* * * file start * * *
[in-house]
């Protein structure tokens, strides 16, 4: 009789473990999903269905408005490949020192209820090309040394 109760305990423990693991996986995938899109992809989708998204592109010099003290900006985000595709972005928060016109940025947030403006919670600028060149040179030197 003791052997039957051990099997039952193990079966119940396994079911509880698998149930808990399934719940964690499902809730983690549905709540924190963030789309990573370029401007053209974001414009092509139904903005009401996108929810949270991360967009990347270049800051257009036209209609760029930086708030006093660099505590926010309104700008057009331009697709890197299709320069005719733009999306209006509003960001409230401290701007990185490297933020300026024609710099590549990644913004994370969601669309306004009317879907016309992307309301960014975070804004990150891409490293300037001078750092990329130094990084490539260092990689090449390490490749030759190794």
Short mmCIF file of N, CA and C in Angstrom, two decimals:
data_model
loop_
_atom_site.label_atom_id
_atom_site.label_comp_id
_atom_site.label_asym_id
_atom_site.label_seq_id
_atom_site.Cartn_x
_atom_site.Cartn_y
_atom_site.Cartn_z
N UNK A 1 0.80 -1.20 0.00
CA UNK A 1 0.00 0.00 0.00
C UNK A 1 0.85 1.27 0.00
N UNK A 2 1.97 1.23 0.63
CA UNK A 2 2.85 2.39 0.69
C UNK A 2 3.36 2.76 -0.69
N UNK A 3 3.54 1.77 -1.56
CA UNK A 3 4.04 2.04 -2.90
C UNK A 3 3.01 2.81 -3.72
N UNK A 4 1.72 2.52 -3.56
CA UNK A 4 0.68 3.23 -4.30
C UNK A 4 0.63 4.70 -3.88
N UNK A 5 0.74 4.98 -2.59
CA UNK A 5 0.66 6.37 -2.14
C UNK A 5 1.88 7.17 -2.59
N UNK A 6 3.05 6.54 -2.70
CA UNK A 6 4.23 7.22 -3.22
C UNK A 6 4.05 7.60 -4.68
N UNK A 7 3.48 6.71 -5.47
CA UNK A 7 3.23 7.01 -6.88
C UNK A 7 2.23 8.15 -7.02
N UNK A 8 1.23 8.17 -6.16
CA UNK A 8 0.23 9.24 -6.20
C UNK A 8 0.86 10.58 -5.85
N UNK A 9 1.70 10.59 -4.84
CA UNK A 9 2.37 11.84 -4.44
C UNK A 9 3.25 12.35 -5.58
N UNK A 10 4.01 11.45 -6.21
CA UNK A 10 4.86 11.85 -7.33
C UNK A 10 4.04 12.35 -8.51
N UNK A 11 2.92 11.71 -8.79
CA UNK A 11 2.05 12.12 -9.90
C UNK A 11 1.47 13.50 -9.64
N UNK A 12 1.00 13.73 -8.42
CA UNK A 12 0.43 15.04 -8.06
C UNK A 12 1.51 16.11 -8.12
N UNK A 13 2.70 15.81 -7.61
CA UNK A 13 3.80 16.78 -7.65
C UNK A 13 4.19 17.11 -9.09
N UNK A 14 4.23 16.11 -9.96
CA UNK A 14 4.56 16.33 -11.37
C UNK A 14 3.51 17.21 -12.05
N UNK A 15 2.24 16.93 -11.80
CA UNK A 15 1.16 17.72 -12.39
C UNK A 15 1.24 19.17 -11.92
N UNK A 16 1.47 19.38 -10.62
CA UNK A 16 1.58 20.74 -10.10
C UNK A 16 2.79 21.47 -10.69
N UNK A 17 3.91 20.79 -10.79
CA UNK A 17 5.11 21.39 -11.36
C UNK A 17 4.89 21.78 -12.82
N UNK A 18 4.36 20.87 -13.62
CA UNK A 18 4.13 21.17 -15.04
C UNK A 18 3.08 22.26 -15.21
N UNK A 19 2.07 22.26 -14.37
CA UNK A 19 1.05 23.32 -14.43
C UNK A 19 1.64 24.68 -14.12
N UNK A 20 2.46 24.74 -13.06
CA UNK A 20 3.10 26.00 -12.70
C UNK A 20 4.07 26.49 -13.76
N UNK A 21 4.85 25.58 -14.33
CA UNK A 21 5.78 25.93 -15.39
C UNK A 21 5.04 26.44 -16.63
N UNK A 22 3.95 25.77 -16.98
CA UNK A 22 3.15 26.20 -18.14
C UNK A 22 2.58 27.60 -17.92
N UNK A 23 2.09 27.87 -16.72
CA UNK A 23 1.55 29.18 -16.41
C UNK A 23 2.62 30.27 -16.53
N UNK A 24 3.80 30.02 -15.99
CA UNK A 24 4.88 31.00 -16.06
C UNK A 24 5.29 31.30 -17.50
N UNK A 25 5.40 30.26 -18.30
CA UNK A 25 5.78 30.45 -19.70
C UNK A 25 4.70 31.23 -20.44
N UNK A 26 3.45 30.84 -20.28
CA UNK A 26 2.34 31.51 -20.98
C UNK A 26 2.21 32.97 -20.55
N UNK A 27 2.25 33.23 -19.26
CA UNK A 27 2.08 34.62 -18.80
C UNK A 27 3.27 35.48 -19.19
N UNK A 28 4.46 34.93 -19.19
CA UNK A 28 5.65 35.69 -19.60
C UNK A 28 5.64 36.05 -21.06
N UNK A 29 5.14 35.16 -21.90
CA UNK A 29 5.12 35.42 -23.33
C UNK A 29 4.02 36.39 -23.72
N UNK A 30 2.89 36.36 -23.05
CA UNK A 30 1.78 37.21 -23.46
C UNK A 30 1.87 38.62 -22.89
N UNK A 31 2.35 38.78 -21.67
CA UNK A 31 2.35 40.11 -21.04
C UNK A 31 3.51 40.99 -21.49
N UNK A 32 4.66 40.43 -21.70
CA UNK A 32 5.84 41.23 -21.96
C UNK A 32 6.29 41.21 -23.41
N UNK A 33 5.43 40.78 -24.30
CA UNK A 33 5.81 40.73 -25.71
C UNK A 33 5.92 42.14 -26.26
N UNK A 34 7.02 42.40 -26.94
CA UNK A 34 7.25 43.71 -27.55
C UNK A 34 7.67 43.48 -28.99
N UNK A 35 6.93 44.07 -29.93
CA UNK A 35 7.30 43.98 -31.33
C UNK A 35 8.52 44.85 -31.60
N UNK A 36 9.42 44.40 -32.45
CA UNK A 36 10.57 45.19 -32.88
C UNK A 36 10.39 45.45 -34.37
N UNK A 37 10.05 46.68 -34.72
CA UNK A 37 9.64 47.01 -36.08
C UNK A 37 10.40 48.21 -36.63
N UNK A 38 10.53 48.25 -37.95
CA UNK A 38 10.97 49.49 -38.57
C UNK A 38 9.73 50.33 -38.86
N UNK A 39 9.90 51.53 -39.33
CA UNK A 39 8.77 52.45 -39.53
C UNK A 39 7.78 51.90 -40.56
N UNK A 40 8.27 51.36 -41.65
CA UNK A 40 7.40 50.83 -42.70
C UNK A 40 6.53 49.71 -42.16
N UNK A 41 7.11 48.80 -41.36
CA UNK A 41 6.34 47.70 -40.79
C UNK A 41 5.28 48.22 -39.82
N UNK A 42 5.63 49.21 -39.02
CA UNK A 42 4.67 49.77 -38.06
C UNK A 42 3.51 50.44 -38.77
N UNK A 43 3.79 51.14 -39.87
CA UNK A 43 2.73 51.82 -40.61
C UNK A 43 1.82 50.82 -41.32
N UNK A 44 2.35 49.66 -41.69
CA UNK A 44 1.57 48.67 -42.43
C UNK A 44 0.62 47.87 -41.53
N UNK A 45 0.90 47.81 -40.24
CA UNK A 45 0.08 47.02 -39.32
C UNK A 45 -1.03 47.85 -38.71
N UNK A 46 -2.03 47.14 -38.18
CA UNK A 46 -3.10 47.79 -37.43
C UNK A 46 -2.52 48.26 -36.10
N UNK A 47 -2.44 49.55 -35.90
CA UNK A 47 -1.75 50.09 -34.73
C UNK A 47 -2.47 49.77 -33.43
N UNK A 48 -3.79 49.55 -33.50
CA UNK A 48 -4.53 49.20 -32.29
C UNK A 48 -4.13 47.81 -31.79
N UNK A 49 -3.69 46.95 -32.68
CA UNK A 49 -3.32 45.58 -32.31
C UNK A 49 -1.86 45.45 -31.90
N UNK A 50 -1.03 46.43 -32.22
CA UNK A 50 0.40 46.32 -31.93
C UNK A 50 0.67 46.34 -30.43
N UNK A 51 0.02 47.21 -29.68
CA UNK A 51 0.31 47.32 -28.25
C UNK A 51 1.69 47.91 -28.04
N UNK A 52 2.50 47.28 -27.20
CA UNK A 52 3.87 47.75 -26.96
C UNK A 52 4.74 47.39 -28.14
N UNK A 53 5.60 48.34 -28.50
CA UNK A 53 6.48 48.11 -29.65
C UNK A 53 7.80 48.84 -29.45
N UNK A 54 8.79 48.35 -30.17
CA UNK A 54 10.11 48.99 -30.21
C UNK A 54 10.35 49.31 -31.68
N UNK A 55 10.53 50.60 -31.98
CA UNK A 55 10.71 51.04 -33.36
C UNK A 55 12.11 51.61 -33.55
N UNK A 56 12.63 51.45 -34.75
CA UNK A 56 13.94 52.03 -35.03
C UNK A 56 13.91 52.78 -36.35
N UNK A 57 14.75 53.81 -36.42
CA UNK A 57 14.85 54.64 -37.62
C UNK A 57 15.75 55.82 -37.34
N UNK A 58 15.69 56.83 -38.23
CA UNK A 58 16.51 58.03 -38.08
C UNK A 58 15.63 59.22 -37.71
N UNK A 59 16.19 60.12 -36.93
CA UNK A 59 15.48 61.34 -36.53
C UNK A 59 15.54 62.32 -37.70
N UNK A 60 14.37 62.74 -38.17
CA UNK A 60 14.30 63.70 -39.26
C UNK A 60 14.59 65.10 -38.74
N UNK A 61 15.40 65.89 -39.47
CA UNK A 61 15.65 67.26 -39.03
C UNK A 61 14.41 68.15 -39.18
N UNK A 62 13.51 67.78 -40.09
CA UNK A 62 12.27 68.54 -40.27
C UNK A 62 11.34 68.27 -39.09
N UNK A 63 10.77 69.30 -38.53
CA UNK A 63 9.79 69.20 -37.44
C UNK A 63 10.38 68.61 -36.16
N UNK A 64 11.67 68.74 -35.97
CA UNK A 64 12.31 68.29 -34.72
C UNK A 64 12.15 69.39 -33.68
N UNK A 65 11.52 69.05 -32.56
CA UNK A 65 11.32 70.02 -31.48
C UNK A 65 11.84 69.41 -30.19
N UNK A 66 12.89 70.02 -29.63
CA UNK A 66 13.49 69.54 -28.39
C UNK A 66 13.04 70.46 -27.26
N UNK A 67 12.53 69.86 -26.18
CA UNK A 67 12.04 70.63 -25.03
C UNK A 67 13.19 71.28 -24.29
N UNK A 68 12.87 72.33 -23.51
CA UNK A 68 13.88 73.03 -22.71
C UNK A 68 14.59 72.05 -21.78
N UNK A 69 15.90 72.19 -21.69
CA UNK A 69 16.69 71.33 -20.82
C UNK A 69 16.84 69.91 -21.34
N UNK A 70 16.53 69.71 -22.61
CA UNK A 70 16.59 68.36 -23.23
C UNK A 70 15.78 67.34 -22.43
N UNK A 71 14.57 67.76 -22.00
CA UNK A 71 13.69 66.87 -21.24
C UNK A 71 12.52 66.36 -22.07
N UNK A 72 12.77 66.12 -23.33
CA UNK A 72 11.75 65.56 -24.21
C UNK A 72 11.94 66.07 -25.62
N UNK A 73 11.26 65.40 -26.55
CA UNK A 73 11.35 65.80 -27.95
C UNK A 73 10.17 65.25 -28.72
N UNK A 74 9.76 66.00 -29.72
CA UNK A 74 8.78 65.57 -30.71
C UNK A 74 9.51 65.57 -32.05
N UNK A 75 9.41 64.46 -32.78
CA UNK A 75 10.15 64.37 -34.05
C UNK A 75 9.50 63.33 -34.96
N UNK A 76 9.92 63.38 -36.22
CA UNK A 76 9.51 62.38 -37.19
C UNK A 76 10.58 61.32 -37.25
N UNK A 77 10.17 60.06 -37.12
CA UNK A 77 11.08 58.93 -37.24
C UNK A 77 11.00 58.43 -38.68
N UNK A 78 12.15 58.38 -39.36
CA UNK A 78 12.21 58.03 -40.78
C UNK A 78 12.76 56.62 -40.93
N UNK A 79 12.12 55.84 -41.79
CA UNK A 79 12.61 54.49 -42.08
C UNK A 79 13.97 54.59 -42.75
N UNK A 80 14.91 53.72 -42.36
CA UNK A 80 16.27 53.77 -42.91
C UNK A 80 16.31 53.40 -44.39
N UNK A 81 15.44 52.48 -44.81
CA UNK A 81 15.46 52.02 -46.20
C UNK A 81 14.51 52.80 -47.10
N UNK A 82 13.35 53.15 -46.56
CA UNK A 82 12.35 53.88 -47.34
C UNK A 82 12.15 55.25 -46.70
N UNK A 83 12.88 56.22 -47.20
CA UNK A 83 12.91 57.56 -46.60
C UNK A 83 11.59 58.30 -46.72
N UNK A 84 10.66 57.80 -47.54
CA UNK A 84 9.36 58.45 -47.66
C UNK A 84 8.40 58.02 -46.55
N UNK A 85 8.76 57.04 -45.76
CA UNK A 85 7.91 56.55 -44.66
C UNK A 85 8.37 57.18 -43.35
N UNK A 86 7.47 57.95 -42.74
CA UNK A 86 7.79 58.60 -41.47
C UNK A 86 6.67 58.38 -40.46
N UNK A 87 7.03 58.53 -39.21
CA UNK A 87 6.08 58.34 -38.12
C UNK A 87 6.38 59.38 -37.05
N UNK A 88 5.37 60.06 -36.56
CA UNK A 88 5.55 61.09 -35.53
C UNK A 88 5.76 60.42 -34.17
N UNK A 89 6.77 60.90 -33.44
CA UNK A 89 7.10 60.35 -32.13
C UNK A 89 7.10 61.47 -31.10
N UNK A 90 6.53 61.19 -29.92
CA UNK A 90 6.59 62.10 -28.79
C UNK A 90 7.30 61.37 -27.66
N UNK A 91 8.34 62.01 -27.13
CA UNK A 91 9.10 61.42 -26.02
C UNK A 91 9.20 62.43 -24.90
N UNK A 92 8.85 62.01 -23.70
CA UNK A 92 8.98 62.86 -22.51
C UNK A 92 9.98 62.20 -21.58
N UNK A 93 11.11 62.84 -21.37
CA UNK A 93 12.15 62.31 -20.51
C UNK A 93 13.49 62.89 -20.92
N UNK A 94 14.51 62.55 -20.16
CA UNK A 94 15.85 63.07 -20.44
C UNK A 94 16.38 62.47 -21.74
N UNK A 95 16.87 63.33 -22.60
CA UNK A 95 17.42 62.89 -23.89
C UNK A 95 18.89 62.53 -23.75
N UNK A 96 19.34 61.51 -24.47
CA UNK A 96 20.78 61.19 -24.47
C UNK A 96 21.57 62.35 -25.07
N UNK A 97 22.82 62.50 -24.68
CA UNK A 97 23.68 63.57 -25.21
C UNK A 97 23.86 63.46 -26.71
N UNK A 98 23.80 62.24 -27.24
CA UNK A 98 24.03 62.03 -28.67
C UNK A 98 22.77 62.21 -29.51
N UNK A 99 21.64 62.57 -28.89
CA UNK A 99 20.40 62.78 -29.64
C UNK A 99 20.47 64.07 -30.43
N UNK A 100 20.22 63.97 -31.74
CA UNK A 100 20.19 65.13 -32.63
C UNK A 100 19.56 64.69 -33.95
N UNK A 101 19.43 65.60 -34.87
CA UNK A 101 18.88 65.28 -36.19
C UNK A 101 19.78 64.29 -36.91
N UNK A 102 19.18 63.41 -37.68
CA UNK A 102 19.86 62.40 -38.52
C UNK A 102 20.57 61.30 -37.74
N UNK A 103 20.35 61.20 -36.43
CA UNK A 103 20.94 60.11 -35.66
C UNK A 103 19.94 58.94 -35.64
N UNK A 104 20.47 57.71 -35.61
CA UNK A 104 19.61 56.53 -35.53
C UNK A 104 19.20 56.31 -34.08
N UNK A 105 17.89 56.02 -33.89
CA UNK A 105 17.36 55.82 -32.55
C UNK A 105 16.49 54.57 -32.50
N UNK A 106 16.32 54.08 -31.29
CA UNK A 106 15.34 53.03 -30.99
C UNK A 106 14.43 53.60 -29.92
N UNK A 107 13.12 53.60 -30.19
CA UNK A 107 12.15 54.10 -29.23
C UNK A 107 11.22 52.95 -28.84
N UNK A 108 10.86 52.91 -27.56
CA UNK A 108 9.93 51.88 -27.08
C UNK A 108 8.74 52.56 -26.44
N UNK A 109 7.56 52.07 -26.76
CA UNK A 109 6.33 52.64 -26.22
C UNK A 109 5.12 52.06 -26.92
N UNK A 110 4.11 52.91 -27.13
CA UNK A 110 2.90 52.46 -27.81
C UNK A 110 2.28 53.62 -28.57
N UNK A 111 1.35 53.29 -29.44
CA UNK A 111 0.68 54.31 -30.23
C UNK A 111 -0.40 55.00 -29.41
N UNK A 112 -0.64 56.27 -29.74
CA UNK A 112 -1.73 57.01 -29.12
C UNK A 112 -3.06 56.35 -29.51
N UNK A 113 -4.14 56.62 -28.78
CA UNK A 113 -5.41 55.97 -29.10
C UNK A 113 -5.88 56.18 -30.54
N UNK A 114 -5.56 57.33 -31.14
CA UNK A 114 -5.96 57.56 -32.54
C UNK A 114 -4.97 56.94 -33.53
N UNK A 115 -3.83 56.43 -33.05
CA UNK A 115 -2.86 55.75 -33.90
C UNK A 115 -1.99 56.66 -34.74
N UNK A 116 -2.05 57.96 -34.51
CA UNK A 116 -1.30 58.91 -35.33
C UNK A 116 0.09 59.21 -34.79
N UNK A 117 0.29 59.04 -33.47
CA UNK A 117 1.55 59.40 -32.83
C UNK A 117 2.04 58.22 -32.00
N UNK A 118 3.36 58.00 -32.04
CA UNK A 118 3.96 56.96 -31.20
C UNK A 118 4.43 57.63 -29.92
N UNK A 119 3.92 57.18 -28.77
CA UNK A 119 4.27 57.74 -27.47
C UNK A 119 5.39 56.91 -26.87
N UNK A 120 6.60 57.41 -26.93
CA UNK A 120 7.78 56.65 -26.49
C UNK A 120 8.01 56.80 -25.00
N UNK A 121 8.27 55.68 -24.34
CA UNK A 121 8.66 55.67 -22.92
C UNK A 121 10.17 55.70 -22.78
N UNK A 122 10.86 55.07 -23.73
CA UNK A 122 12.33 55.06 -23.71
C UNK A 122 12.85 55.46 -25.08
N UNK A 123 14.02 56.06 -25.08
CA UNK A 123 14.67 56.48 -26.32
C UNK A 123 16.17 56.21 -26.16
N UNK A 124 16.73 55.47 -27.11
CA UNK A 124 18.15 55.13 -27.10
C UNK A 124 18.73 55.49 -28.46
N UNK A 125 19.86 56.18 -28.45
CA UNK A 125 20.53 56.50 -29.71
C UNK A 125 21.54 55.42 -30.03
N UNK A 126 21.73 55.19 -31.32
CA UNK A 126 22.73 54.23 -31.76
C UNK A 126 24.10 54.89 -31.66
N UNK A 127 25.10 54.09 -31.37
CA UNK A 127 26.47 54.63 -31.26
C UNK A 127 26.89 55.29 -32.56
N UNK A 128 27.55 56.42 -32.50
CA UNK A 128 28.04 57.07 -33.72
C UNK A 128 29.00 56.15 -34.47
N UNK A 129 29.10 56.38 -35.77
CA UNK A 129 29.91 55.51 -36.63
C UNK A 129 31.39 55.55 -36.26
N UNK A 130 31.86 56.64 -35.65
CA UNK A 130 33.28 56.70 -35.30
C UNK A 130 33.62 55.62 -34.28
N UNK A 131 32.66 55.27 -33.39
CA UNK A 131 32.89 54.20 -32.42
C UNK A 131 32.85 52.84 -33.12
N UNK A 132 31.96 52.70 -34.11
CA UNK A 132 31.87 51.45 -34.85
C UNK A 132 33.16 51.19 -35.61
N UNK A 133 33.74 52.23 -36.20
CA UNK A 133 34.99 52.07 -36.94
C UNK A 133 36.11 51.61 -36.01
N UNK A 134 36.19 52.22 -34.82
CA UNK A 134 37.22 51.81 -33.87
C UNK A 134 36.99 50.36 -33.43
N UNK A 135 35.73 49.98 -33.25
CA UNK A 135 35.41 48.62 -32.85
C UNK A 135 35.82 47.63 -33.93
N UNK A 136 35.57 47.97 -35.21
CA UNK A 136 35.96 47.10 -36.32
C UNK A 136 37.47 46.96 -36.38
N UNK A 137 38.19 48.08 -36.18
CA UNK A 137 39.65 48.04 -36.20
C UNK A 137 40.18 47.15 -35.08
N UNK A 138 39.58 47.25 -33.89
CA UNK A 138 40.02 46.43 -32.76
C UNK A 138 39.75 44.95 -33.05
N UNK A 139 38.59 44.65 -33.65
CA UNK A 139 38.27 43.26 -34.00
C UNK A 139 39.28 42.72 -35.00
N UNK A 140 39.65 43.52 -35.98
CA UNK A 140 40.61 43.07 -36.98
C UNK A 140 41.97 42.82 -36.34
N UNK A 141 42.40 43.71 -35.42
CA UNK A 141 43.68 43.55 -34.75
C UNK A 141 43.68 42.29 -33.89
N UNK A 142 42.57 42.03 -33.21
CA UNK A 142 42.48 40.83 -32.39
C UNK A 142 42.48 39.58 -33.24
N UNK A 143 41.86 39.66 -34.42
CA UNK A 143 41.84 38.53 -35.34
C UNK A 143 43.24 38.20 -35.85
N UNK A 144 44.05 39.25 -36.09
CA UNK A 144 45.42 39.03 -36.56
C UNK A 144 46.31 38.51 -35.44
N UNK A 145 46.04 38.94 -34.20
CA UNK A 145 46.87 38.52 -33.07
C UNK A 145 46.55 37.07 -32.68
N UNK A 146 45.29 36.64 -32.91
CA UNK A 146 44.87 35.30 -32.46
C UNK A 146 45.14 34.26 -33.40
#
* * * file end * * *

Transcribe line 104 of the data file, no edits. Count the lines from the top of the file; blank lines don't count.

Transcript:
CA UNK A 31 2.35 40.11 -21.04